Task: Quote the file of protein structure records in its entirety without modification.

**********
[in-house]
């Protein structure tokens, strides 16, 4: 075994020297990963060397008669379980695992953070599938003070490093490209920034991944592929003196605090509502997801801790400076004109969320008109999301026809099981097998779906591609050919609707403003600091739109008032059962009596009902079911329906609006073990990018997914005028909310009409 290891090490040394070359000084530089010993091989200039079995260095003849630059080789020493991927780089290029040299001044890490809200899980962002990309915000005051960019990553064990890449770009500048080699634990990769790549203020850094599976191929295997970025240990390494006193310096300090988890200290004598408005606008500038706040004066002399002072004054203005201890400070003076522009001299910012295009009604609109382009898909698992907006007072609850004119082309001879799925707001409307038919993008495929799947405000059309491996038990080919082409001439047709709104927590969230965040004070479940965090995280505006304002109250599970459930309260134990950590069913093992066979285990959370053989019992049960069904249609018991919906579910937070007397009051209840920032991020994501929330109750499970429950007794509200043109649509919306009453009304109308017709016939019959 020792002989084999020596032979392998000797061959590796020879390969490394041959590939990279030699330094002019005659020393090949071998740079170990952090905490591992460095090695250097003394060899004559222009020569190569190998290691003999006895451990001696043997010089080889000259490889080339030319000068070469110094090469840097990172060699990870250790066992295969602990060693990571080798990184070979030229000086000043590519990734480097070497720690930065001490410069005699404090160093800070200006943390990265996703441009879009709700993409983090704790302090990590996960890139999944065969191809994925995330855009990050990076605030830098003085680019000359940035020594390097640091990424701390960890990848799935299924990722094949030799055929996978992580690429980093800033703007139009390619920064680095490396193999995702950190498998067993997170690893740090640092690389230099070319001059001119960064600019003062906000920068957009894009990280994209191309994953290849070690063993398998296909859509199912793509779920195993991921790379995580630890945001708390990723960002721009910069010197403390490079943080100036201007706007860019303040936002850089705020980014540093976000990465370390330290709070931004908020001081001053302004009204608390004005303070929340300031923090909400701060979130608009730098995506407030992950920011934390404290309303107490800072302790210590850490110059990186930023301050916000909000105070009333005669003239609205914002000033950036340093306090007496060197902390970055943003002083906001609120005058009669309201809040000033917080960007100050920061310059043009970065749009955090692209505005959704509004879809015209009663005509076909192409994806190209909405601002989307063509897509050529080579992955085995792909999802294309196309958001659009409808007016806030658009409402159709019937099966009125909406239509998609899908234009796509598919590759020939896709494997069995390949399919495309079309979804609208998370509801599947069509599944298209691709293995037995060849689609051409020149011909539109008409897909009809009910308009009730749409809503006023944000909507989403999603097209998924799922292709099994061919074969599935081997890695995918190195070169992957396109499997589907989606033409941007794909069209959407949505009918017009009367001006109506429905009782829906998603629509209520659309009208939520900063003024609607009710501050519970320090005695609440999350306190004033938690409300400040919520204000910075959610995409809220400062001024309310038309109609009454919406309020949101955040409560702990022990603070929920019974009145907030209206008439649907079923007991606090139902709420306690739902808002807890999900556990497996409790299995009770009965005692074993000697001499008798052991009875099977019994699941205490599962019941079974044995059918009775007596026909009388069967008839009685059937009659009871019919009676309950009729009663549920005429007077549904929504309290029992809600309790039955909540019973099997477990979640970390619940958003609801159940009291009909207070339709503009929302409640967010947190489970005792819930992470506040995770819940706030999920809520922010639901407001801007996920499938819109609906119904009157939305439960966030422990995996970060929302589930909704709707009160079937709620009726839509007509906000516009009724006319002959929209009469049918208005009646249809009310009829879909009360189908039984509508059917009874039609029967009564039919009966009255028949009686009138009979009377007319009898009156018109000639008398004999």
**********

[in-house]
């Protein structure tokens, strides 16, 4: 075994020297990963060397008669379980695992953070599938003070490093490209920034991944592929003196605090509502997801801790400076004109969320008109999301026809099981097998779906591609050919609707403003600091739109008032059962009596009902079911329906609006073990990018997914005028909310009409 290891090490040394070359000084530089010993091989200039079995260095003849630059080789020493991927780089290029040299001044890490809200899980962002990309915000005051960019990553064990890449770009500048080699634990990769790549203020850094599976191929295997970025240990390494006193310096300090988890200290004598408005606008500038706040004066002399002072004054203005201890400070003076522009001299910012295009009604609109382009898909698992907006007072609850004119082309001879799925707001409307038919993008495929799947405000059309491996038990080919082409001439047709709104927590969230965040004070479940965090995280505006304002109250599970459930309260134990950590069913093992066979285990959370053989019992049960069904249609018991919906579910937070007397009051209840920032991020994501929330109750499970429950007794509200043109649509919306009453009304109308017709016939019959 020792002989084999020596032979392998000797061959590796020879390969490394041959590939990279030699330094002019005659020393090949071998740079170990952090905490591992460095090695250097003394060899004559222009020569190569190998290691003999006895451990001696043997010089080889000259490889080339030319000068070469110094090469840097990172060699990870250790066992295969602990060693990571080798990184070979030229000086000043590519990734480097070497720690930065001490410069005699404090160093800070200006943390990265996703441009879009709700993409983090704790302090990590996960890139999944065969191809994925995330855009990050990076605030830098003085680019000359940035020594390097640091990424701390960890990848799935299924990722094949030799055929996978992580690429980093800033703007139009390619920064680095490396193999995702950190498998067993997170690893740090640092690389230099070319001059001119960064600019003062906000920068957009894009990280994209191309994953290849070690063993398998296909859509199912793509779920195993991921790379995580630890945001708390990723960002721009910069010197403390490079943080100036201007706007860019303040936002850089705020980014540093976000990465370390330290709070931004908020001081001053302004009204608390004005303070929340300031923090909400701060979130608009730098995506407030992950920011934390404290309303107490800072302790210590850490110059990186930023301050916000909000105070009333005669003239609205914002000033950036340093306090007496060197902390970055943003002083906001609120005058009669309201809040000033917080960007100050920061310059043009970065749009955090692209505005959704509004879809015209009663005509076909192409994806190209909405601002989307063509897509050529080579992955085995792909999802294309196309958001659009409808007016806030658009409402159709019937099966009125909406239509998609899908234009796509598919590759020939896709494997069995390949399919495309079309979804609208998370509801599947069509599944298209691709293995037995060849689609051409020149011909539109008409897909009809009910308009009730749409809503006023944000909507989403999603097209998924799922292709099994061919074969599935081997890695995918190195070169992957396109499997589907989606033409941007794909069209959407949505009918017009009367001006109506429905009782829906998603629509209520659309009208939520900063003024609607009710501050519970320090005695609440999350306190004033938690409300400040919520204000910075959610995409809220400062001024309310038309109609009454919406309020949101955040409560702990022990603070929920019974009145907030209206008439649907079923007991606090139902709420306690739902808002807890999900556990497996409790299995009770009965005692074993000697001499008798052991009875099977019994699941205490599962019941079974044995059918009775007596026909009388069967008839009685059937009659009871019919009676309950009729009663549920005429007077549904929504309290029992809600309790039955909540019973099997477990979640970390619940958003609801159940009291009909207070339709503009929302409640967010947190489970005792819930992470506040995770819940706030999920809520922010639901407001801007996920499938819109609906119904009157939305439960966030422990995996970060929302589930909704709707009160079937709620009726839509007509906000516009009724006319002959929209009469049918208005009646249809009310009829879909009360189908039984509508059917009874039609029967009564039919009966009255028949009686009138009979009377007319009898009156018109000639008398004999």